“The rear straight axle and four-links on our race vehicles are very stout,” said Jordan Brenthel of Brenthel Industries. “The front end takes more hits and has less travel, it is more likely to suffer damage and wears faster than the rear when you are pushing hard. Independent suspension with long travel and four wheel drive gives you a comfortable ride with the ability to absorb the bumps at speed. The traction you need for slow speeds or deep silt and sand is there when you need it. It’s the best of both worlds.”
Brenthel may have his mind made up as to what the best four wheel drive suspension design is but the debate rages on in the Ultra4 racing series. Ultra4 started on a bet when 13 rock crawlers met on a dry lake bed in 2007 to see if they could run all the hammers trails in Johnson Valley in a single day. They did it and from that day on they would be the O.G. 13. Their challenge turned into a full blown race, the King of the Hammers (KOH), and now spawned a national series. King of the Hammers combines the high speeds of desert racing with some of the most challenging rock climbing trails in the country and is considered to be one of the toughest motorsports events on the planet. The first few years, there were many production based vehicles in the field. Competitors are now building innovative tube framed beasts for the race, filled with custom made components. In only seven years, the King of the Hammers race has become a major driver of four by four technology.
King of the Hammers Suspensions
Every year, there is an ongoing debate at KOH as to which suspension design will be superior straight axle or independent. Independent reigns supreme in the open desert whereas the straight axle rules the rocks according to some. Shannon Campbell, a two-time King of the Hammers, prefers the independent design. “Independent doesn’t beat you up,” said Shannon. “At KOH there are so many whoops, (the endless choppy bumps formed in the dirt), the independent suspension is so much better at speed. I’ve owned both types of cars the solid axle is simple and reliable but independent goes just as good in the rocks. When it comes to speed and drivability, independent is better.”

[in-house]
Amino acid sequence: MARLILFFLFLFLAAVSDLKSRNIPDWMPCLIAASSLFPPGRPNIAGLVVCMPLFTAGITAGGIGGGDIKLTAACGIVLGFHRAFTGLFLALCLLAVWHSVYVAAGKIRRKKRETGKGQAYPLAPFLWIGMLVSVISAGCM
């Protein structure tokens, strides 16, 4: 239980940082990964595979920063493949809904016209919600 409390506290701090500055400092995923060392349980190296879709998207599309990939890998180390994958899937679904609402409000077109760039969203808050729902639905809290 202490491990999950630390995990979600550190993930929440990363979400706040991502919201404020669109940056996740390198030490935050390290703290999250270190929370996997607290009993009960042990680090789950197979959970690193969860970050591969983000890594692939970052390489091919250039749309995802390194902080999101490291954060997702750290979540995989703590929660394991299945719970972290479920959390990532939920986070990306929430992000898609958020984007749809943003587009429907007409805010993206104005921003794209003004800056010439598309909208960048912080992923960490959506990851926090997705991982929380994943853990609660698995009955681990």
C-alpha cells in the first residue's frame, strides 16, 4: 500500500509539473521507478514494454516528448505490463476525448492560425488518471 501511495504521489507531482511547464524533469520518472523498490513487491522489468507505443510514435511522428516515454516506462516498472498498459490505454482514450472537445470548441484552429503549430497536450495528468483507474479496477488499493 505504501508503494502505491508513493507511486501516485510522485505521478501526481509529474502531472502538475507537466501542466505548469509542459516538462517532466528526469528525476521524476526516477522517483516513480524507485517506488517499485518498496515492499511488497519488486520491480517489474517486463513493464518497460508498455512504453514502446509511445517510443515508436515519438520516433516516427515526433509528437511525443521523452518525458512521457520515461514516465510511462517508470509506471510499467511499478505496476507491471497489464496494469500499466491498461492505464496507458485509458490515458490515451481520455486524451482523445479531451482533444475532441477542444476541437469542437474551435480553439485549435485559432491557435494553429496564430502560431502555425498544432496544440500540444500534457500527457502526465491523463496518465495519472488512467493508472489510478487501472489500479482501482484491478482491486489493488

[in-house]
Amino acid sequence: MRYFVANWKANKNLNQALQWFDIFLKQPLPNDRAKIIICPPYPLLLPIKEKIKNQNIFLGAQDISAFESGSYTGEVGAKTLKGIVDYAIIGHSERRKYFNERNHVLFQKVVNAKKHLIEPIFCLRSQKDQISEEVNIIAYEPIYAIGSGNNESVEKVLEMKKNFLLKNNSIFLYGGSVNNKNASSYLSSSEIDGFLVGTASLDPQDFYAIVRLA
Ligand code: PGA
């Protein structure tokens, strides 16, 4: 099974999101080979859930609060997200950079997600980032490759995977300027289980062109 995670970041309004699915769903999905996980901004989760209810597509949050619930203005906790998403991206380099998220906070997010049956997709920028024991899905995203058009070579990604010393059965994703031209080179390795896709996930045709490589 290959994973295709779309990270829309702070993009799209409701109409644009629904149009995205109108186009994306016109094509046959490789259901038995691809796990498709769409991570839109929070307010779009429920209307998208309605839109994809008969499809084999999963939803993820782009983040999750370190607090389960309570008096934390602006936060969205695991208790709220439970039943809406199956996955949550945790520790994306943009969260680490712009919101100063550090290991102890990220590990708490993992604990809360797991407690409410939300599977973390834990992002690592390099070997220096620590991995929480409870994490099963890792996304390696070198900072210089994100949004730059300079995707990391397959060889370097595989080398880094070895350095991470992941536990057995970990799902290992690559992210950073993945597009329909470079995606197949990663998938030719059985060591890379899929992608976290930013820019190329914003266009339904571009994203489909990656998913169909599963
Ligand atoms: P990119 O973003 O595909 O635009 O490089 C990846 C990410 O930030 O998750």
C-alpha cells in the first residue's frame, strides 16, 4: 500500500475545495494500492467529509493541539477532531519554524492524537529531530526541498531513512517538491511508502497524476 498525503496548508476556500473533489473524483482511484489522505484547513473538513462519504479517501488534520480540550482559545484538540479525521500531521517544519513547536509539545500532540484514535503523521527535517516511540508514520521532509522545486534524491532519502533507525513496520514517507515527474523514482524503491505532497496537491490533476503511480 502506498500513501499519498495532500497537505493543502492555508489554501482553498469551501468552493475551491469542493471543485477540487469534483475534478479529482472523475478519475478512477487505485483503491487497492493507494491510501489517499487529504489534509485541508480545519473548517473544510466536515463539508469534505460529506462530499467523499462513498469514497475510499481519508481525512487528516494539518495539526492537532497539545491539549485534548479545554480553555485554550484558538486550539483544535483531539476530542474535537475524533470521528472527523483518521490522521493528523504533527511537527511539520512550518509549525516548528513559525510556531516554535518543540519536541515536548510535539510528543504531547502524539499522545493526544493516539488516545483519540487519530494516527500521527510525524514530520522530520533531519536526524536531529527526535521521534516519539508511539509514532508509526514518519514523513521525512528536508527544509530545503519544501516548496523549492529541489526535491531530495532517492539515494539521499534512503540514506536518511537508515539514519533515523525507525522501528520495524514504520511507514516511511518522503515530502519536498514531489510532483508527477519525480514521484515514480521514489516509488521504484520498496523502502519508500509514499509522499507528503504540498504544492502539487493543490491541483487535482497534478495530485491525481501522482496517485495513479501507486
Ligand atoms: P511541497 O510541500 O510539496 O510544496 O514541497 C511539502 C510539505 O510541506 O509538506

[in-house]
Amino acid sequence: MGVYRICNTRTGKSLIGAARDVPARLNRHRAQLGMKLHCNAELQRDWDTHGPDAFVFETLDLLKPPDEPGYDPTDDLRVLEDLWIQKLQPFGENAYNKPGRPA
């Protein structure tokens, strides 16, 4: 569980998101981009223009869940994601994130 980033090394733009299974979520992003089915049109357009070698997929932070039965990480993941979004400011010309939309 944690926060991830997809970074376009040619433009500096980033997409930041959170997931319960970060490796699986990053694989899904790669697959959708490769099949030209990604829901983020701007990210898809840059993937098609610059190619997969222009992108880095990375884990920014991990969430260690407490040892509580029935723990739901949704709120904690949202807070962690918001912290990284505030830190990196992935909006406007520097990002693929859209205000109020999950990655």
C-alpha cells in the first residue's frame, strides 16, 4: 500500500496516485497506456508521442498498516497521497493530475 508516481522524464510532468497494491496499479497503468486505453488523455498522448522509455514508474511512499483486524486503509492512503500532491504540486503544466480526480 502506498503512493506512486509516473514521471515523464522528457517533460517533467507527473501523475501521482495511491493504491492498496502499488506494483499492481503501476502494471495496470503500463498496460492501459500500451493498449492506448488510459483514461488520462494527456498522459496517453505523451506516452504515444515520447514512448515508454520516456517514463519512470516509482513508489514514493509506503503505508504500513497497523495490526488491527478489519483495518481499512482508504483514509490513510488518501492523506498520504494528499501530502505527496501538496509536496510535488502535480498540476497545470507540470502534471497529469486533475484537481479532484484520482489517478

Loren Healy has also been crowned the King of the Hammers two times and both times he was driving a straight axle car. “We won the Hammers race twice with a straight axle car,” said Healy. “I prefer a straight axle in the rocks. You get much more steering angle and you don’t have to beat the car on the rocks. With a straight axle, one tire can lift the entire front end of the car. An independent front will just flex the suspension on one side. You really have to keep the tires on top of the rocks with A-arms. With a solid axle you don’t have to be so precise.” Healy just built an A-arm car and won four straight races with it. “Our new car is very fast but the races we won didn’t have the huge rocks KOH has. We are going to give the A-arm car a shot at KOH this year just to see how it does.”
The debate between the independent suspensions versus the straight axle crowd will probably never be settled. Both designs are proven capable off-road. Independent is more comfortable at speed but with it comes complexity. The solid axle may not ride the best, but the simple durable design shines when things get tough. The TTB falls somewhere in between and does allow the pre runner crowd to get more travel for less money when compared to A-arms.
Let us know what type of suspension you prefer in the comment section below and if you want to see more in-depth suspension related articles, let us know!